#5: Snowball Fights


If it snows where you hail from, you’re lucky enough to partake in activities like sledding, building a snowman, and snowball fights. Well, that last one doesn’t necessarily apply to people in Colorado. Several towns in the Centennial State have banned public snowball fights. In Aspen, the law states, “It shall be unlawful for any person to throw any stone, snowball or other missile.” Yeah, apparently snowballs are a type of missile. Severance, Colorado lifted their snowball fight ban, and even in Aspen, the police are unlikely to show up if a couple of kids have a lighthearted snowball fight in their backyard. If somebody socks you with a snowball on the way to school, though, you and your lawyer just might have a case.


#4: Eating Fried Chicken With a Fork


We know that people can get passionate when it comes to food, although some places might take things a bit too far. In Louisiana, you could face up to 10 years in the slammer if you steal over $1,500 worth of crawfish. Stealing is wrong, but a decade for freshwater crustaceans? Even more curious, Gainesville, Georgia introduced a law in 1961 forbidding people from eating fried chicken with a fork… or anything else that isn’t their hands. While this was more of a publicity stunt than anything else, it’s technically a law. So, when 91-year-old Ginny Dietrick was caught using a fork to eat her “culinary delicacy,” the police chief took action. Don’t worry, it was a prank, but the mayor still pardoned her.


#3: Drunk Surfing


It goes without saying that you shouldn’t drink and drive, but what about surfing under the influence? That’s another bad idea, but Iowa stands out as one of the few places that explicitly forbids inebriated surfing. The law states, “A person shall not operate any vessel, or manipulate any water skis, surfboard or similar device while under the influence of an alcoholic beverage.” The same goes for surfing with narcotics and other illegal substances. While the law makes sense, we’re kind of surprised that Iowa of all places is the state that cracks down on drunk surfing. We mean, people visit for the lakes, but not exactly for the killer waves. The law could probably benefit other places in and outside of the U.S.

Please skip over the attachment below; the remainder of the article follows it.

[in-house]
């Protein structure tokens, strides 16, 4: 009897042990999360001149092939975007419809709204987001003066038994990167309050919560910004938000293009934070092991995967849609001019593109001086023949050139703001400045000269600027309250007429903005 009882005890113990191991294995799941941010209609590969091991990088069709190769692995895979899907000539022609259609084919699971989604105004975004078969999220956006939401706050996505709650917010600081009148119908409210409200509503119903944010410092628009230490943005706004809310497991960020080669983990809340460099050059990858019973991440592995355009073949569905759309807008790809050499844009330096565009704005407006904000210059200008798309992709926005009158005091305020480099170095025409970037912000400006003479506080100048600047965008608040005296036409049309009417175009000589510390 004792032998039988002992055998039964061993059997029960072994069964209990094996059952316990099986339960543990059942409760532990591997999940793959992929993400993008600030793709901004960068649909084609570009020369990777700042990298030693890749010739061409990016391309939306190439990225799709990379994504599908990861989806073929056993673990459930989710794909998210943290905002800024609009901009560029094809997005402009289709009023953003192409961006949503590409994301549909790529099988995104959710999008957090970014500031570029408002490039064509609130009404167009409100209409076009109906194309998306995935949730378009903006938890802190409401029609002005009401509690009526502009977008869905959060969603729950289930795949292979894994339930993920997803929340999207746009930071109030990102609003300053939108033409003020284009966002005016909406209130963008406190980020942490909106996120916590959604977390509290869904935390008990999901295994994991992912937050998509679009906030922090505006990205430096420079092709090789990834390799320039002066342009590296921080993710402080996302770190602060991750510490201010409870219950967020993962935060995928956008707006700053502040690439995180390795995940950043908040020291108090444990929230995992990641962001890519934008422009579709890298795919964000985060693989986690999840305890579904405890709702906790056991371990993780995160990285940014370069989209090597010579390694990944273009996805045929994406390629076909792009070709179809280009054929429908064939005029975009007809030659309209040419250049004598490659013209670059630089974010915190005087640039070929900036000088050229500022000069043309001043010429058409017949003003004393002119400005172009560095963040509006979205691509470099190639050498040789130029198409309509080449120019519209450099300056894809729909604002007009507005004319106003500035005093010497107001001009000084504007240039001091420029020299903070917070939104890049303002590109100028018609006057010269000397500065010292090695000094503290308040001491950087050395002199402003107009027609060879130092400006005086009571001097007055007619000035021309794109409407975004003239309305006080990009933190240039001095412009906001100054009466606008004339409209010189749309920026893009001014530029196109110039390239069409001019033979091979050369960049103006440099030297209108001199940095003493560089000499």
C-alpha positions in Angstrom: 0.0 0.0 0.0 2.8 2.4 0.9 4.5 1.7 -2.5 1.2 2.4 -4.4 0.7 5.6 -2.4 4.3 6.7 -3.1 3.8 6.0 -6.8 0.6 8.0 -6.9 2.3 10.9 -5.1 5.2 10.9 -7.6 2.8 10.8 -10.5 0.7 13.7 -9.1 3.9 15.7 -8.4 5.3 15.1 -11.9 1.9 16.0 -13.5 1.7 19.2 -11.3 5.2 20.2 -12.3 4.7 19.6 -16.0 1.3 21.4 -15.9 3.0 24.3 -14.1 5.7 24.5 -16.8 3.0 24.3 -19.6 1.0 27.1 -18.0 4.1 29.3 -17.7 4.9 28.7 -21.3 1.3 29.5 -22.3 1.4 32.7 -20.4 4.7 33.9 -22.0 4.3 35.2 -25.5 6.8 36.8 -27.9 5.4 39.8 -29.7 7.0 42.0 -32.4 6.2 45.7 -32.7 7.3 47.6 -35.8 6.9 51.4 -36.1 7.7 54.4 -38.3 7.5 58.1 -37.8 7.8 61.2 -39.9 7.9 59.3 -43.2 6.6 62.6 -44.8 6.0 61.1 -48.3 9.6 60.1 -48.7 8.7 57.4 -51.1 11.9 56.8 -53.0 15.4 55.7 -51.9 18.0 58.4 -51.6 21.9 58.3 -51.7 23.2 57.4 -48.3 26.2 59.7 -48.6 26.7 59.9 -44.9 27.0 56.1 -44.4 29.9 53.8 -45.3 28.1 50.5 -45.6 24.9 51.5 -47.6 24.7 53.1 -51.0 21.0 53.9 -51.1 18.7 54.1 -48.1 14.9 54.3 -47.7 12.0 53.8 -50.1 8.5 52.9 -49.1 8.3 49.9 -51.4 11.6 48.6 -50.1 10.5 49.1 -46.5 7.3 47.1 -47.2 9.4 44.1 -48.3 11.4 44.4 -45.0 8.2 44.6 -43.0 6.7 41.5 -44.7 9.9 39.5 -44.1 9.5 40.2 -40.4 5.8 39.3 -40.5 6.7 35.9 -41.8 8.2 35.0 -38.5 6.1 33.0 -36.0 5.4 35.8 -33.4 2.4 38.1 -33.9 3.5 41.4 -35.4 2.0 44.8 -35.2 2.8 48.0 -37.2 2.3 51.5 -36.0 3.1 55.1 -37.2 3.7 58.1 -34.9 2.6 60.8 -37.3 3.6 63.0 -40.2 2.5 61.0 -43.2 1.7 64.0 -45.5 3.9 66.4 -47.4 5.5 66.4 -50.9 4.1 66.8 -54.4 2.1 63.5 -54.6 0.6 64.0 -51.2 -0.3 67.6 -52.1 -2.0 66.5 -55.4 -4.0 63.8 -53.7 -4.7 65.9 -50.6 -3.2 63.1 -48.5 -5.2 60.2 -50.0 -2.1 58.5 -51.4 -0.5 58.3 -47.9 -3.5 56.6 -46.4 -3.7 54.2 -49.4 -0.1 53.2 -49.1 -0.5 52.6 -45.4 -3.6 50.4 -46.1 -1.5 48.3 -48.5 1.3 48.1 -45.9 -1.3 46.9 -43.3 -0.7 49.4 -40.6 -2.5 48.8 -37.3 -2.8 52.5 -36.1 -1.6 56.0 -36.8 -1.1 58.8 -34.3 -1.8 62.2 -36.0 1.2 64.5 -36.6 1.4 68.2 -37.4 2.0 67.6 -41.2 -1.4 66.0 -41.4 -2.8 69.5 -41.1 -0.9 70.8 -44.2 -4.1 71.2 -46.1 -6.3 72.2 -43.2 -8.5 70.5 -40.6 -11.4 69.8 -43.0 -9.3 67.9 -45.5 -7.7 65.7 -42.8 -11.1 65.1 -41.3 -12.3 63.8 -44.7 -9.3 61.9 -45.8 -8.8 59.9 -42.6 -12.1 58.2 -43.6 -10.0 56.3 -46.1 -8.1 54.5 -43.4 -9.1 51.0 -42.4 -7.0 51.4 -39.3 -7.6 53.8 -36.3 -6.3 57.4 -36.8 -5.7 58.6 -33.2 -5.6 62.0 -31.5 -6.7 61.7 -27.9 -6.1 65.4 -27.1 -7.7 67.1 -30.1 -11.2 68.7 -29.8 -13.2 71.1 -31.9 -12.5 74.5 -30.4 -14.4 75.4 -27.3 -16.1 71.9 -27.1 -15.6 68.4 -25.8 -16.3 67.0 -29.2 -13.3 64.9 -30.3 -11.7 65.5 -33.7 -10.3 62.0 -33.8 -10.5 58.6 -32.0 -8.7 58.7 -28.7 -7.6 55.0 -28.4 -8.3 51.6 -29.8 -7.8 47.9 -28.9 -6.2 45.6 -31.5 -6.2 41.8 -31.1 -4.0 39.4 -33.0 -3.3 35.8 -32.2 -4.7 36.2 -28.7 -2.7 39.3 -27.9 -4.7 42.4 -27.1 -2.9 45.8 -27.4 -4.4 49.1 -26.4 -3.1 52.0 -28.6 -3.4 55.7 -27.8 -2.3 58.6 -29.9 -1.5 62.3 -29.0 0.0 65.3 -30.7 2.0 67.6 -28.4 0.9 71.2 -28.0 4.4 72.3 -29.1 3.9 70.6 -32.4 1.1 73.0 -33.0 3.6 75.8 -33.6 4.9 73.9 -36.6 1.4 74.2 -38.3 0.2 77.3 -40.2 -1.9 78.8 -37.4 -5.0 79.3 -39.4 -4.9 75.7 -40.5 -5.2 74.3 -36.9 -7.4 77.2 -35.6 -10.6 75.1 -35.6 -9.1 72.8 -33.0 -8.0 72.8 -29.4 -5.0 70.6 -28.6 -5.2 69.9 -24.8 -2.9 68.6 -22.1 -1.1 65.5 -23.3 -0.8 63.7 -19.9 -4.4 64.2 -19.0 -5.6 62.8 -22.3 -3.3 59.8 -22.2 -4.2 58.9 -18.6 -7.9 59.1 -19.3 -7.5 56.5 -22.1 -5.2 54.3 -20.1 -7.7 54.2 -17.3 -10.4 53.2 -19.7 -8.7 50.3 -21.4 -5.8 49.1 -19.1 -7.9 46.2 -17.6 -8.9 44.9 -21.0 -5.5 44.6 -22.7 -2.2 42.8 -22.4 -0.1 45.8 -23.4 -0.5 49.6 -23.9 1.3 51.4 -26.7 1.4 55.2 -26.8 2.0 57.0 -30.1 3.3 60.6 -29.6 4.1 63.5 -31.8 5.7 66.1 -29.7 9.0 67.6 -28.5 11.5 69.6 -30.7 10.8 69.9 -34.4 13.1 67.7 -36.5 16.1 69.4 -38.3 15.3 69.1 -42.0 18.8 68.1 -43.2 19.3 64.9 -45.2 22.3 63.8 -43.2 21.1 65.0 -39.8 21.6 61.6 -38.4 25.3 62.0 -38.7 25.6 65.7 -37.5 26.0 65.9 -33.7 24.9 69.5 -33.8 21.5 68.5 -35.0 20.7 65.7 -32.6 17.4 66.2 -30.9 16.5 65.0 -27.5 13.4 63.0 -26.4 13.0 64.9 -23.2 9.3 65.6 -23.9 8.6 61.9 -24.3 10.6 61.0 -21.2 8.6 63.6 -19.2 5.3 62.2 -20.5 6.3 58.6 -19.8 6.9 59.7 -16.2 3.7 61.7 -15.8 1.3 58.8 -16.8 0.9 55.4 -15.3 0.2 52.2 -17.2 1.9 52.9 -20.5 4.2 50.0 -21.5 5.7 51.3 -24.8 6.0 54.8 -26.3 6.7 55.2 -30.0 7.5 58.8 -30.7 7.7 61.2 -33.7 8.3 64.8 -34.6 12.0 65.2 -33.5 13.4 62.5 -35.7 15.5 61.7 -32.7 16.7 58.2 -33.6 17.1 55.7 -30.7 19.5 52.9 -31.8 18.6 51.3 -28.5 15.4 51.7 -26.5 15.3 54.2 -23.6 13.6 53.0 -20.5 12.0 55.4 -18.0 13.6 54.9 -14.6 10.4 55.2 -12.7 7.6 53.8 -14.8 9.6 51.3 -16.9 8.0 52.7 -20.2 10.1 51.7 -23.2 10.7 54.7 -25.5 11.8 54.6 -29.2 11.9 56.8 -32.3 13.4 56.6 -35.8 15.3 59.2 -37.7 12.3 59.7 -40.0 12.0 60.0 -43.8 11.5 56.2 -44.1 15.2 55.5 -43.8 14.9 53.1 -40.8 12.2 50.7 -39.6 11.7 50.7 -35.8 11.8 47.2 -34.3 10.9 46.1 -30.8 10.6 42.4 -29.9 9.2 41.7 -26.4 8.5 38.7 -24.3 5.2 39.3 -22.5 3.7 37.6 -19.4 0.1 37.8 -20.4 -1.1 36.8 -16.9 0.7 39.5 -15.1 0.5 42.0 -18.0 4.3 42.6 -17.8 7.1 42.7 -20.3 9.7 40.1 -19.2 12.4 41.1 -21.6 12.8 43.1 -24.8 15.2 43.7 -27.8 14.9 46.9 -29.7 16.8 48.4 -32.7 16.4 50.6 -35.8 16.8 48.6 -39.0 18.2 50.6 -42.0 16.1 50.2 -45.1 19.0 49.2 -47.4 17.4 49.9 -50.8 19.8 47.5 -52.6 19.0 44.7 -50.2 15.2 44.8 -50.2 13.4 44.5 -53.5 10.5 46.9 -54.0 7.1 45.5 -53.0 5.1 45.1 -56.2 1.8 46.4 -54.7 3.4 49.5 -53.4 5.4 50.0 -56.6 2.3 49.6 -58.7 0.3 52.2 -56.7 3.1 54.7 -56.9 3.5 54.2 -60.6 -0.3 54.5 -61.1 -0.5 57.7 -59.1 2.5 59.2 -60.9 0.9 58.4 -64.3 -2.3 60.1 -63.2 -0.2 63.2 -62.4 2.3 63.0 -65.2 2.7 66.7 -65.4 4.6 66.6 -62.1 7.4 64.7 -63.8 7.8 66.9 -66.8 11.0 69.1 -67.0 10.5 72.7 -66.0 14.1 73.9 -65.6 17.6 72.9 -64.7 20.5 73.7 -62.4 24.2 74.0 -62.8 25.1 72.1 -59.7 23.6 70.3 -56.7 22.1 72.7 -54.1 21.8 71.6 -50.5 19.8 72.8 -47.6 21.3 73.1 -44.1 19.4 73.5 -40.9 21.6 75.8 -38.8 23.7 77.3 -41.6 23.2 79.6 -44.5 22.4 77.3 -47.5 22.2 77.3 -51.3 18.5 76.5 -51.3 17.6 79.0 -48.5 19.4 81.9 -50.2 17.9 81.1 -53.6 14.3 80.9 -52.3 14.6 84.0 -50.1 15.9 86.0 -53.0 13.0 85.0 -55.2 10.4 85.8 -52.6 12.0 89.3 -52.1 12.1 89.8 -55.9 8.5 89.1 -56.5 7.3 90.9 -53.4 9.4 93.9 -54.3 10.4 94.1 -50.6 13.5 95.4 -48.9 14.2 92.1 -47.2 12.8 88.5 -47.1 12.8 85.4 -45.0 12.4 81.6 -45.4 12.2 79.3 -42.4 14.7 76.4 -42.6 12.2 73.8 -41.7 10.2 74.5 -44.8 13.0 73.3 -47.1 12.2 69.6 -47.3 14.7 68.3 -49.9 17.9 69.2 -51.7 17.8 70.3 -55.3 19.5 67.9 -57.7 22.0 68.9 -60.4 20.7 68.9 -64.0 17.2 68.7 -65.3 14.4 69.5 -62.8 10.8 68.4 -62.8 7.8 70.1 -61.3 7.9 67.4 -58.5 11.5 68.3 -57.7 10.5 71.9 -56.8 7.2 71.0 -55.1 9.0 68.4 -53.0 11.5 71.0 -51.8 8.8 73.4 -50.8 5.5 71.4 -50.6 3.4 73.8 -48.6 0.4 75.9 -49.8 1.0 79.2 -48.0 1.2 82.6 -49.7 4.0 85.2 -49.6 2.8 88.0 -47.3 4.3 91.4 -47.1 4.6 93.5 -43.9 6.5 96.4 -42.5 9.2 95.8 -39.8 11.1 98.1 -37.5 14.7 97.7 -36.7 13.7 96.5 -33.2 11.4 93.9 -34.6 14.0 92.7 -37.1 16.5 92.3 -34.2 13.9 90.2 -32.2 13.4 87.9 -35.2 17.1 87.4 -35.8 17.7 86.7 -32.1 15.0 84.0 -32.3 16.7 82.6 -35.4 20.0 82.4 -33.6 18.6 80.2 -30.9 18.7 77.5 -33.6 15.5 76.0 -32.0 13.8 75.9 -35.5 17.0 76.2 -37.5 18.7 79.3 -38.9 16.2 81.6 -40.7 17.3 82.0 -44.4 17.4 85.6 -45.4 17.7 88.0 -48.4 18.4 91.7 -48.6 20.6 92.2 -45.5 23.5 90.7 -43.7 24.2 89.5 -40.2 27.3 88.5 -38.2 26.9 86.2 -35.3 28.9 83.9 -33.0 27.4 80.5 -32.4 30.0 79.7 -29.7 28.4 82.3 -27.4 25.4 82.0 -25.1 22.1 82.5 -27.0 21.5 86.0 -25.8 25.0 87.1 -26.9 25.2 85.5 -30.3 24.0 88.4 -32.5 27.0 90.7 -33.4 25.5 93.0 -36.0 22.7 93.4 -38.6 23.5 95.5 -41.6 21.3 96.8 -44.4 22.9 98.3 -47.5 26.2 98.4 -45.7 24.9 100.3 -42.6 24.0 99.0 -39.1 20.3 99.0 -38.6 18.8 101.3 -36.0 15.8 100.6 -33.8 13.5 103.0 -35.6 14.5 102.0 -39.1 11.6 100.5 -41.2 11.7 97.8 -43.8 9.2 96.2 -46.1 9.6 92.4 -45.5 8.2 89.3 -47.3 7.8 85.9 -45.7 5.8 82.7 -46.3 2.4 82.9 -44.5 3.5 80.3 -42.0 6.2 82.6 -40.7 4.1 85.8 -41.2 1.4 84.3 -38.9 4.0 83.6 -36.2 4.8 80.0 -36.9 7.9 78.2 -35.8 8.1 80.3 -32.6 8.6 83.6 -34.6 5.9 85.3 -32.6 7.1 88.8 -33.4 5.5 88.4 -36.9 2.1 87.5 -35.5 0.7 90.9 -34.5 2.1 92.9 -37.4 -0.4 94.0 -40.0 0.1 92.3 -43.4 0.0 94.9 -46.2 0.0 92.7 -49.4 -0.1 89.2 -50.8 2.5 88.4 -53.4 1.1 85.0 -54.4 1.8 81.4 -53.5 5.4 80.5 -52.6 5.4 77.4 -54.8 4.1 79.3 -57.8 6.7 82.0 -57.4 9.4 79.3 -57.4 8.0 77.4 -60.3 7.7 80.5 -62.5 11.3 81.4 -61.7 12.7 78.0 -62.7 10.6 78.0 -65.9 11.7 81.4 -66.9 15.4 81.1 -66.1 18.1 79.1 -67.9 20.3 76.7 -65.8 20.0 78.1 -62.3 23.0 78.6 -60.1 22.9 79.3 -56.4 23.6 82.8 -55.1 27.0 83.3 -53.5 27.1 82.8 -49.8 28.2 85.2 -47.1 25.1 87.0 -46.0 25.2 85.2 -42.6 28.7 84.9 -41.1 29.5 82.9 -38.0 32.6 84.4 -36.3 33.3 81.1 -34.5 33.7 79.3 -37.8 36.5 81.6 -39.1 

#2: Children’s Books Printed Before 1985


Searching through your garage, you might find a box of books from your childhood or even your parents’ youth. Although you’re sure to be overcome with nostalgia, you may want to check how many of those books were printed prior to 1985. Why? Because lead was commonly used in ink before then. Since ink can be dangerous when ingested, The Consumer Product Safety Commission no longer allows books printed before 1985 to be sold, traded, or donated. That is unless they undergo a safety test proving that they don’t have a lethal amount of lead. While this law only applies to the U.S., everyone is likely better off keeping their old books somewhere safe. You can’t put a price on the sentimental value.


Before we unveil our top pick, here are a few honorable mentions.

The Ice Bucket Challenge
Most People Could Take Part, But Not U.S. Diplomats


Exploding Golf Balls
Don’t Expect to See Them on Any Massachusetts Courses… Also, Those Are Real?


Drinking Blood
We Imagine Most Places Frown Upon This, But Louisiana Has a Law Against It



#1: Killing Bigfoot


The Bigfoot name can be traced back to at least 1958. Over 60 years later, there’s no conclusive evidence that this mysterious creature exists or has ever existed. If Bigfoot is more than just a legend, though, it would be illegal to hunt him in Skamania County, Washington. In 1969, only a couple of years after the infamous Patterson–Gimlin film surfaced, the county introduced a law declaring the “slaying of Bigfoot to be a felony and punishable by 5 years in prison.” The law was altered in 1984, reducing the punishment to a one-year sentence and/or a $1,000 fine. It admittedly sounds silly for something that might not even be real, but we shouldn’t take any chances when it comes to endangered species.